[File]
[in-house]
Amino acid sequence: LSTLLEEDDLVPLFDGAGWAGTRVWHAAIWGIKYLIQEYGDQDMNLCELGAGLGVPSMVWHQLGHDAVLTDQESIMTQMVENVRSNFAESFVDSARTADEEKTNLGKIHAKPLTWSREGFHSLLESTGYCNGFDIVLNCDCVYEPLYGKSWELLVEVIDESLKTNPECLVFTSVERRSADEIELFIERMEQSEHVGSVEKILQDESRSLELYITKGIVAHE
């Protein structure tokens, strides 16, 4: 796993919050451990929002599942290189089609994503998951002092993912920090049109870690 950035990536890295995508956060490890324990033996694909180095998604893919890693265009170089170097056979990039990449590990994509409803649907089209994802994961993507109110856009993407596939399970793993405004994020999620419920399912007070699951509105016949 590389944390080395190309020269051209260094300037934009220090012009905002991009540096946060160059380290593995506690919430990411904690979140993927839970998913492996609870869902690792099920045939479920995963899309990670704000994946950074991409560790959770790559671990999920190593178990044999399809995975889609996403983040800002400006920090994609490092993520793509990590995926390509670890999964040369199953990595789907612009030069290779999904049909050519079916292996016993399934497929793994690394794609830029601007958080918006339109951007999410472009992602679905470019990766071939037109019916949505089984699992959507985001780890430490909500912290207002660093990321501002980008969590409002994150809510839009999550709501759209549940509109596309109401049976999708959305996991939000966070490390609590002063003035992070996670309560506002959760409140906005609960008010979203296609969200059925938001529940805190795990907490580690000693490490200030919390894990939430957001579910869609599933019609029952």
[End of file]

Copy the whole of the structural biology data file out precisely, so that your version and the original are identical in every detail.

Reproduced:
[in-house]
Amino acid sequence: LSTLLEEDDLVPLFDGAGWAGTRVWHAAIWGIKYLIQEYGDQDMNLCELGAGLGVPSMVWHQLGHDAVLTDQESIMTQMVENVRSNFAESFVDSARTADEEKTNLGKIHAKPLTWSREGFHSLLESTGYCNGFDIVLNCDCVYEPLYGKSWELLVEVIDESLKTNPECLVFTSVERRSADEIELFIERMEQSEHVGSVEKILQDESRSLELYITKGIVAHE
């Protein structure tokens, strides 16, 4: 796993919050451990929002599942290189089609994503998951002092993912920090049109870690 950035990536890295995508956060490890324990033996694909180095998604893919890693265009170089170097056979990039990449590990994509409803649907089209994802994961993507109110856009993407596939399970793993405004994020999620419920399912007070699951509105016949 590389944390080395190309020269051209260094300037934009220090012009905002991009540096946060160059380290593995506690919430990411904690979140993927839970998913492996609870869902690792099920045939479920995963899309990670704000994946950074991409560790959770790559671990999920190593178990044999399809995975889609996403983040800002400006920090994609490092993520793509990590995926390509670890999964040369199953990595789907612009030069290779999904049909050519079916292996016993399934497929793994690394794609830029601007958080918006339109951007999410472009992602679905470019990766071939037109019916949505089984699992959507985001780890430490909500912290207002660093990321501002980008969590409002994150809510839009999550709501759209549940509109596309109401049976999708959305996991939000966070490390609590002063003035992070996670309560506002959760409140906005609960008010979203296609969200059925938001529940805190795990907490580690000693490490200030919390894990939430957001579910869609599933019609029952």